The Taxation (Residential Land Withholding Tax, GST on Online Services, and Student Loans) Bill imposing GST on digital products and other remote services sold online by offshore sellers to New Zealand consumers has passed its final reading in Parliament, and is expected to receive Royal Assent shortly. The new law will require offshore sellers of remote services to New Zealand customers to register and pay GST from 1 October 2016.
With less than five months before the new rules start, businesses should already have undertaken an assessment to determine whether they will need to comply with the new rules and register. Separate Special Report is expected to be released by Inland Revenue later this month. This report will outline how Inland Revenue expect the new rules to operate in practice.
Key features of the new rules
- “Digital services” such as music, movie and game downloads, as well as other services such as insurance, software, gambling, webinars, e-learning, publishing services and consultancy services will be captured. The same applies to “digital products” such as e-books, e-magazines etc.
- As a general rule, financial services, telecommunication services, and the sale of vouchers by overseas sellers and will be excluded from the new rules.
- The main focus of the rules is on business-to-consumer (B2C) supplies. However, offshore sellers of services to business-to-business (B2B) customers will be allowed to unilaterally zero-rate their supplies to enable GST recovery.
- The registration threshold will be NZ $60,000 of taxable supplies in any given 12 month period.
- Similar to the EU rules, where the services are sold through a “marketplace” the obligation to account for the GST will shift to the marketplace operator.
- Offshore sellers should determine the place of residence of the customers by having at least two items of non-contradictory evidence which support the conclusion that the customer is a New Zealand resident. Examples of accepted evidence include the IP address of the recipient, the billing address, and the bank details of the recipient.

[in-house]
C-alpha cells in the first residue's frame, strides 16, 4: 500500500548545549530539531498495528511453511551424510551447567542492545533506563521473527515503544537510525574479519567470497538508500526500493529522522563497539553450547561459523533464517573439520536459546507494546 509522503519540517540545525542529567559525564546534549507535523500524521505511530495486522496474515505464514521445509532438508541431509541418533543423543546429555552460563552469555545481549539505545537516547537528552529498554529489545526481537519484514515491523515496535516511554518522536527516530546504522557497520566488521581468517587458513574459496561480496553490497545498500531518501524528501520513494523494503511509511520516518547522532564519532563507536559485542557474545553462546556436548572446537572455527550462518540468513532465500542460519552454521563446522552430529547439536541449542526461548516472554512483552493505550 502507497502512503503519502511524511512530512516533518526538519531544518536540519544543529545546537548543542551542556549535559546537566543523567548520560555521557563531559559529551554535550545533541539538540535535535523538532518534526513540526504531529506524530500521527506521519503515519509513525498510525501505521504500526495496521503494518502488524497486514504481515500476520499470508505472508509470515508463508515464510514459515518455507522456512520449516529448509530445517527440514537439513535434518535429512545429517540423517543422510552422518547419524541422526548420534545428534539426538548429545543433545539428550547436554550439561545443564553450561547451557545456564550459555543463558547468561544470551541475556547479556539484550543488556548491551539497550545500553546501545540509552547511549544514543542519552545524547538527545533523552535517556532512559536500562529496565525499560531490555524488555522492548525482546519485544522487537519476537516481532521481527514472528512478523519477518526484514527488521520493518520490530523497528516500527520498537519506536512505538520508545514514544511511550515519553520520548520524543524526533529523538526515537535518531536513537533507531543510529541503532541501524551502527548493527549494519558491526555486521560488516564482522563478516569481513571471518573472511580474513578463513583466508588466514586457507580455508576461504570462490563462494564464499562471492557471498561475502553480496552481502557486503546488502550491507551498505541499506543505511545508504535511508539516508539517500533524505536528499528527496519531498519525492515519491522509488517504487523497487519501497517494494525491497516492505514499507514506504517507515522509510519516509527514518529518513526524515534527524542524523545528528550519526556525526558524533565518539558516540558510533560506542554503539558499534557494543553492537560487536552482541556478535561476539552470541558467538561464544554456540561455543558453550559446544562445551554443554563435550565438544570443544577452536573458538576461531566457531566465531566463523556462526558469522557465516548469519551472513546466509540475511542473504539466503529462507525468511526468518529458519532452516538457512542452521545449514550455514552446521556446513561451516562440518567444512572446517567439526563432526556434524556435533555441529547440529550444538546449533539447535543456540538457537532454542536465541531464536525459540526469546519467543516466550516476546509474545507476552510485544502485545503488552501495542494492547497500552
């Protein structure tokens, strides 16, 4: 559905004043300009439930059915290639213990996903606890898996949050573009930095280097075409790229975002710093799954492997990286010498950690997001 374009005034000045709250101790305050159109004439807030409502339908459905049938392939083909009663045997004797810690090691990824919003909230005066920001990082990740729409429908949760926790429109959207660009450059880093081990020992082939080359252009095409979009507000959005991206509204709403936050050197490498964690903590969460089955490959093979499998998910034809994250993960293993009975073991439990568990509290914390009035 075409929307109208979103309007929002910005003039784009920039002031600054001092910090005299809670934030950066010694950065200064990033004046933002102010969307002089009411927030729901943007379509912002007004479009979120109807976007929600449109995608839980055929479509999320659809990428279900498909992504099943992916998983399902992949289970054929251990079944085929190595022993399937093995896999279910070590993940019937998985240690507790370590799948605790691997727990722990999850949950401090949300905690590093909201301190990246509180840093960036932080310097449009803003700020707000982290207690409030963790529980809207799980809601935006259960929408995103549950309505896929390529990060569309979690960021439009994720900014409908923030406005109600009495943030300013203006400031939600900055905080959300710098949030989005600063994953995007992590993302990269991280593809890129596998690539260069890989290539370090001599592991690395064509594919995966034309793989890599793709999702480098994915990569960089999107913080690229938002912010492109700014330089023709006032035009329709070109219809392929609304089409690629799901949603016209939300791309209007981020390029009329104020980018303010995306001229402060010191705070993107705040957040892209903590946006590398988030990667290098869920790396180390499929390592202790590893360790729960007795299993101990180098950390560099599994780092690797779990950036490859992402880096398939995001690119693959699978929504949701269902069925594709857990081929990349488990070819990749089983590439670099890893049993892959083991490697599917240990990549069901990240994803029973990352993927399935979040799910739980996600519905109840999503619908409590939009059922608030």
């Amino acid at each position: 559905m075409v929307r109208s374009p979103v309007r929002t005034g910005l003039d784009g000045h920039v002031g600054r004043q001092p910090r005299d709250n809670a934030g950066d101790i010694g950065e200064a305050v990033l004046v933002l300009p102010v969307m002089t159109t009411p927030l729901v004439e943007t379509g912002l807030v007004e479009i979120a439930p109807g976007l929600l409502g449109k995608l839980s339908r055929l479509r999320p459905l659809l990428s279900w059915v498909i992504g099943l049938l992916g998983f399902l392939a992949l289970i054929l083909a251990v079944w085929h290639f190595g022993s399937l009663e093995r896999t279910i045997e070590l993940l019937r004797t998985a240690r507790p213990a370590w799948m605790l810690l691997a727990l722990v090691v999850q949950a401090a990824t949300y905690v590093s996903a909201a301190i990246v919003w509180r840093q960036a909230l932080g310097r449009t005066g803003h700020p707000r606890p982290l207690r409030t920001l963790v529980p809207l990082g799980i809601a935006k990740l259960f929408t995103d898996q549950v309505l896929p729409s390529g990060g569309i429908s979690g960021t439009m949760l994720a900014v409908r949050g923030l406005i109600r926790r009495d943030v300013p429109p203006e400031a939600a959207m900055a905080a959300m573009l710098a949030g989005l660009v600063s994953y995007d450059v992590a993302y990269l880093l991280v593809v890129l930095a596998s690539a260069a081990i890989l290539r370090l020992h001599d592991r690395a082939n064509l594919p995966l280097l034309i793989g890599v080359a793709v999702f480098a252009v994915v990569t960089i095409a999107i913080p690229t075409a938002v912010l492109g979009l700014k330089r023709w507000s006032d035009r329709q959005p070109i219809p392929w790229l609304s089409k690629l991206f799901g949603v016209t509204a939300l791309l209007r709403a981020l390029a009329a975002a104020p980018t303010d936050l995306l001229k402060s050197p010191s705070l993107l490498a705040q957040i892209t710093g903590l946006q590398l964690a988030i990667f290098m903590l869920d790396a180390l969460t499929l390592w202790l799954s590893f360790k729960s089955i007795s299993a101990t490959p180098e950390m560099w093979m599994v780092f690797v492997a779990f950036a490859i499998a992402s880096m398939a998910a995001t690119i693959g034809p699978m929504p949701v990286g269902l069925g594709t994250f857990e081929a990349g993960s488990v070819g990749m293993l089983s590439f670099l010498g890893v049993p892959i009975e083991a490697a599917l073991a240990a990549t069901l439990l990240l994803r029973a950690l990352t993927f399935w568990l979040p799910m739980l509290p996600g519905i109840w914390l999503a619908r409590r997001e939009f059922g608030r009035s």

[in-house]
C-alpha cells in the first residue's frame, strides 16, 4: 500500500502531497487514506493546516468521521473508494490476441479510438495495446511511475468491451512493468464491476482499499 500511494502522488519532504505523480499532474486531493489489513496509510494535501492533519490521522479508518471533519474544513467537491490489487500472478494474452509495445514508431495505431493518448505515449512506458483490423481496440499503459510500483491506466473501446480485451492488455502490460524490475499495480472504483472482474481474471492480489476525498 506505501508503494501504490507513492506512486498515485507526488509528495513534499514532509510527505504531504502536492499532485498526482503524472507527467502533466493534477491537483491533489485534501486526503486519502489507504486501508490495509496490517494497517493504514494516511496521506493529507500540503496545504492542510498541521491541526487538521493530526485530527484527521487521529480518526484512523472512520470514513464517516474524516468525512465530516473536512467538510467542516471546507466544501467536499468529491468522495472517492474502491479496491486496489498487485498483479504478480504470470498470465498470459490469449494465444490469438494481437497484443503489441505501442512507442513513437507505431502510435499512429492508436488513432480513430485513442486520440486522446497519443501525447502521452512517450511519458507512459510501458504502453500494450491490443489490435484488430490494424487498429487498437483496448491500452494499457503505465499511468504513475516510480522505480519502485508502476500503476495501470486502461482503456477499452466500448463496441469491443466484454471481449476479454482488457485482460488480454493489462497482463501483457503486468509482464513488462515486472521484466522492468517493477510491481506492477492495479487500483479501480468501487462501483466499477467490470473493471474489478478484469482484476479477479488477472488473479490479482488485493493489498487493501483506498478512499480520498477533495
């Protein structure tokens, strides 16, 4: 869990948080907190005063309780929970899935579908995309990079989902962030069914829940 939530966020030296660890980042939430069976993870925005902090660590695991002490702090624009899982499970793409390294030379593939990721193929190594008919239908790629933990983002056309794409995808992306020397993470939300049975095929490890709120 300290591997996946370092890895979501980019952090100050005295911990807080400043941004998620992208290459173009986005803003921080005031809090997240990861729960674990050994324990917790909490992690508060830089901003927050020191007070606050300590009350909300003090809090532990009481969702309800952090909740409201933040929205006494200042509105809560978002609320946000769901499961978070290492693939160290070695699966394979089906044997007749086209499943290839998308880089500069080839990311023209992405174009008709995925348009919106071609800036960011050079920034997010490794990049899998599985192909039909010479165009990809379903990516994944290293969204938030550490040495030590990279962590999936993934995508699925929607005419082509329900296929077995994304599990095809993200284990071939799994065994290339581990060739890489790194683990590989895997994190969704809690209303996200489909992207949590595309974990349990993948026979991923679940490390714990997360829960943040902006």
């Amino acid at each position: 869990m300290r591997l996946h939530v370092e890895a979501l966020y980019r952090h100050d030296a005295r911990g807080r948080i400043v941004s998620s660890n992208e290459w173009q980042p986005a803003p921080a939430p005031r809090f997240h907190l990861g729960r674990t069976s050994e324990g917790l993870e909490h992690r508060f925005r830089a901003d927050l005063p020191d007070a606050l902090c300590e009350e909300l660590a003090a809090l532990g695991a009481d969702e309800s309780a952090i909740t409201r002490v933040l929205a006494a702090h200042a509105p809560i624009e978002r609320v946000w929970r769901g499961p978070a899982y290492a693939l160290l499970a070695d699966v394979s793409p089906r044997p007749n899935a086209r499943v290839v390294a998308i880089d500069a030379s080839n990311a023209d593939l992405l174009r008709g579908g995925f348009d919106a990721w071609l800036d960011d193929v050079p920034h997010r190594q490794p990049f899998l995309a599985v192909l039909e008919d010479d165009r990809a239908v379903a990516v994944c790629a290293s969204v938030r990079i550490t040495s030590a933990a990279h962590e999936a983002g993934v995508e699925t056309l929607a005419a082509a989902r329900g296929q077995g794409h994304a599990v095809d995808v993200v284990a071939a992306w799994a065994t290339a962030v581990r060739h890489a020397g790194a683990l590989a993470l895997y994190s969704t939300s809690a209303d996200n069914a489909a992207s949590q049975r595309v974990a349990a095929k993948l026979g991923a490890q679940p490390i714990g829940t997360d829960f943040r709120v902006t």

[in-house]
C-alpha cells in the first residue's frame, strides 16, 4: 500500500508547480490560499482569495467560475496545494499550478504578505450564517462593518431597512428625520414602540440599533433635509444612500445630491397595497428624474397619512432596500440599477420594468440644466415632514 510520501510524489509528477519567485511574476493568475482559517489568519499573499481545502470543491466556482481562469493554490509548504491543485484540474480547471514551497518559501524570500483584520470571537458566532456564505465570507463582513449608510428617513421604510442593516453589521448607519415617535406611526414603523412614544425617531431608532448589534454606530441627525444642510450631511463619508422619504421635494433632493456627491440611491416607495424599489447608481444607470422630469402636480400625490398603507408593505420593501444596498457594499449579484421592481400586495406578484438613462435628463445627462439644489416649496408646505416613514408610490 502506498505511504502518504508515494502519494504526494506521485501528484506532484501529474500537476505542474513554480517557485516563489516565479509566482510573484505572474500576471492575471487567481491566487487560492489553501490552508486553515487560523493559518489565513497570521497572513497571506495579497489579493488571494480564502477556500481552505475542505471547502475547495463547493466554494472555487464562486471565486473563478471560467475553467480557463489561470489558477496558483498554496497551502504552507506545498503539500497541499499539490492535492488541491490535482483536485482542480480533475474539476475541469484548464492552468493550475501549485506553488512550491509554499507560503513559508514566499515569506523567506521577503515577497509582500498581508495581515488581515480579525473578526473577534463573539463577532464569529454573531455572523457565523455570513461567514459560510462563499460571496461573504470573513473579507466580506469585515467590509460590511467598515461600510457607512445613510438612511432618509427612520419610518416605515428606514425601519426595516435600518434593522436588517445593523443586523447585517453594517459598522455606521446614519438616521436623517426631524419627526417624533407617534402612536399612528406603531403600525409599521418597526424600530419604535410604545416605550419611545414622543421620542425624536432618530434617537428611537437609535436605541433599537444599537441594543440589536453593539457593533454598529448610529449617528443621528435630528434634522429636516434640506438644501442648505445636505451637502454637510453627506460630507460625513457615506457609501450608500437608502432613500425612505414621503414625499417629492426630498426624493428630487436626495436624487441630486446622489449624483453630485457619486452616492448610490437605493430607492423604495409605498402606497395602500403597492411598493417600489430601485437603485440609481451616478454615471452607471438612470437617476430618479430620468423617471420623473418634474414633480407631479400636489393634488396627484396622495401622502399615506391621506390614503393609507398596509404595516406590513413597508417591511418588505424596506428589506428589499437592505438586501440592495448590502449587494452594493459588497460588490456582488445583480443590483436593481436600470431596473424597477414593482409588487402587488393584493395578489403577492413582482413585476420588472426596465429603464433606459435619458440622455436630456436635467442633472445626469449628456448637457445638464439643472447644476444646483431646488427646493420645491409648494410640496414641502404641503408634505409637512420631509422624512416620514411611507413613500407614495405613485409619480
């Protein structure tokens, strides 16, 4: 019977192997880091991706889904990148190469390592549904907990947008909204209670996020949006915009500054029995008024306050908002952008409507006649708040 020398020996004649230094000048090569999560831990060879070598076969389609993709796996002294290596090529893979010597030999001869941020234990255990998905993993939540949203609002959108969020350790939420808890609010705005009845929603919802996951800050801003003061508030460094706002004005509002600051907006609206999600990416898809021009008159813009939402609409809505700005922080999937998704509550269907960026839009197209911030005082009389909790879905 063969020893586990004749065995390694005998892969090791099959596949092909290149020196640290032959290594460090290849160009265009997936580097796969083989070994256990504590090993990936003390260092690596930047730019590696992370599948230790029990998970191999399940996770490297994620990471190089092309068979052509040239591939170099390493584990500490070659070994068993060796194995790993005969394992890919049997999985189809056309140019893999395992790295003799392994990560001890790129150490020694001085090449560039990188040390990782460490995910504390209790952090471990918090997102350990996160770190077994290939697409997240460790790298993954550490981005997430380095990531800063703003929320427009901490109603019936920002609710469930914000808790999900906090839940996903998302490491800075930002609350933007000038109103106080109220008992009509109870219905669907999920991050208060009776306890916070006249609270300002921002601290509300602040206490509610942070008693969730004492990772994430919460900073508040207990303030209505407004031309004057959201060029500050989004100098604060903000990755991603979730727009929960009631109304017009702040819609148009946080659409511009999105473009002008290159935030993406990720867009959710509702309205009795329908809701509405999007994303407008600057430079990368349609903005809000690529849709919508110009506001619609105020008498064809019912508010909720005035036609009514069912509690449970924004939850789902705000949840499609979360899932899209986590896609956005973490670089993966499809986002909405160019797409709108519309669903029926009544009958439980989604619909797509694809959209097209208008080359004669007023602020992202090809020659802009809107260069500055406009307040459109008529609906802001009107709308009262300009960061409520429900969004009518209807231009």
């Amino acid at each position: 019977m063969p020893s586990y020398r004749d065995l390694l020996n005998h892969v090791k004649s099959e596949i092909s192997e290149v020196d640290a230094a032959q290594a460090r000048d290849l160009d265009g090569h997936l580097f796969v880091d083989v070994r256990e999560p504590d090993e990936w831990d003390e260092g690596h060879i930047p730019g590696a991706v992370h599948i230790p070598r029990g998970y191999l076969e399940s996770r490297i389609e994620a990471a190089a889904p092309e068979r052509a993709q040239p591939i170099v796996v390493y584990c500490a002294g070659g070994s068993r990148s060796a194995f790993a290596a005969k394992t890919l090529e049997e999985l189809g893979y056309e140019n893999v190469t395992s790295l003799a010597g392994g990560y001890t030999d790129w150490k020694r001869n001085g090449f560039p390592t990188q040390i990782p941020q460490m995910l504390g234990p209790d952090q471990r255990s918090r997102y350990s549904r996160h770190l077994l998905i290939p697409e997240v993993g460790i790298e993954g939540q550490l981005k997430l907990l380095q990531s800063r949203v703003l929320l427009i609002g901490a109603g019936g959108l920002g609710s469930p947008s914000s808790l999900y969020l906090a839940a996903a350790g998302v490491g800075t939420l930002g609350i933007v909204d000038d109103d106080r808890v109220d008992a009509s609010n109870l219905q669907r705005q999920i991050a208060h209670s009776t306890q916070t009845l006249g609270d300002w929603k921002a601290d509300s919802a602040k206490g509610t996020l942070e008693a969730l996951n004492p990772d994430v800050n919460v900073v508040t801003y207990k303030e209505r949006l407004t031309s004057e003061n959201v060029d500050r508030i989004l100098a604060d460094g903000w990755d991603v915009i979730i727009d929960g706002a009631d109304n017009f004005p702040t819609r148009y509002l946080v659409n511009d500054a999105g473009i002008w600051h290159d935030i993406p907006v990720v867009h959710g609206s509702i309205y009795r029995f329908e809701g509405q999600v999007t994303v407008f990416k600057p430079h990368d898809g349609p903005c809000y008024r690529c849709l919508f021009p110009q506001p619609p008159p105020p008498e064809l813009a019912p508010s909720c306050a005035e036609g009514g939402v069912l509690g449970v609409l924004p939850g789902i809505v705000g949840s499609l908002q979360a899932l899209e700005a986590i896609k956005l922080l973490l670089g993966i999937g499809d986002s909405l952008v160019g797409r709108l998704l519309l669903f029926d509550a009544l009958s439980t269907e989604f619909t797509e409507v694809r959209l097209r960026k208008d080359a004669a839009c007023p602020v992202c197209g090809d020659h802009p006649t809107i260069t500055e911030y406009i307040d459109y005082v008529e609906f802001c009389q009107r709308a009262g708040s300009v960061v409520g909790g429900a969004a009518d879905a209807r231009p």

- If you are selling to business customers, please note that supplies will be presumed to be B2C unless the offshore seller obtains information about the GST registration status of the customer or their New Zealand business number. Inland Revenue may prescribe the use of another method or agree with the supplier on the use of another method.
- There are transitional rules which will apply to certain periodic supplies which span across 1 October 2016:
– Paying GST at 15% will be optional for fixed term contracts which commence before 1 October 2016 and have a price set or reviewed for a period of 13 months or less.
– This rule applies for a period from 1 October 2016 to the earlier of the end of the contract term or 396 days after the contract start date.
– Any supplies made on or after 1 October 2016 not covered by the transitional will be subject to GST (assuming the other criteria have been met).
Other practical matters
In order to facilitate the new rules, the following aspects of the GST rules have also been amended:
- There are no limitations on GST grouping.
- The agent/principal rules have been amended to also allow agents for offshore suppliers to register and return GST instead of the offshore seller.
- Where GST is charged on a remote service, there will be no requirement for the supplier (or marketplace operator) to issue GST tax invoices with respect to the supply.
- A “fair and reasonable” currency conversion method may be used to determine whether the registration threshold has been met.
- There will be no requirement to have a New Zealand bank account for offshore sellers registering under these rules.
- The first transitional return period will be from 1 October 2016 to 31 March 2017. From 1 April 2017, registered offshore suppliers will be required to file returns on a quarterly basis.
If you have already taken steps to prepare for the changes, you should review the final version of the rules to determine whether there have been any material changes which may impact the implementation work completed so far. Now is the time to revisit your implementation plan to consider what immediate actions should be taken in light of the law being finalised, including communications and negotiations with clients and suppliers.
If you require assistance, or would like to discuss how these rules may impact your business, please contact
Eugen Trombitas, firstname.lastname@example.org
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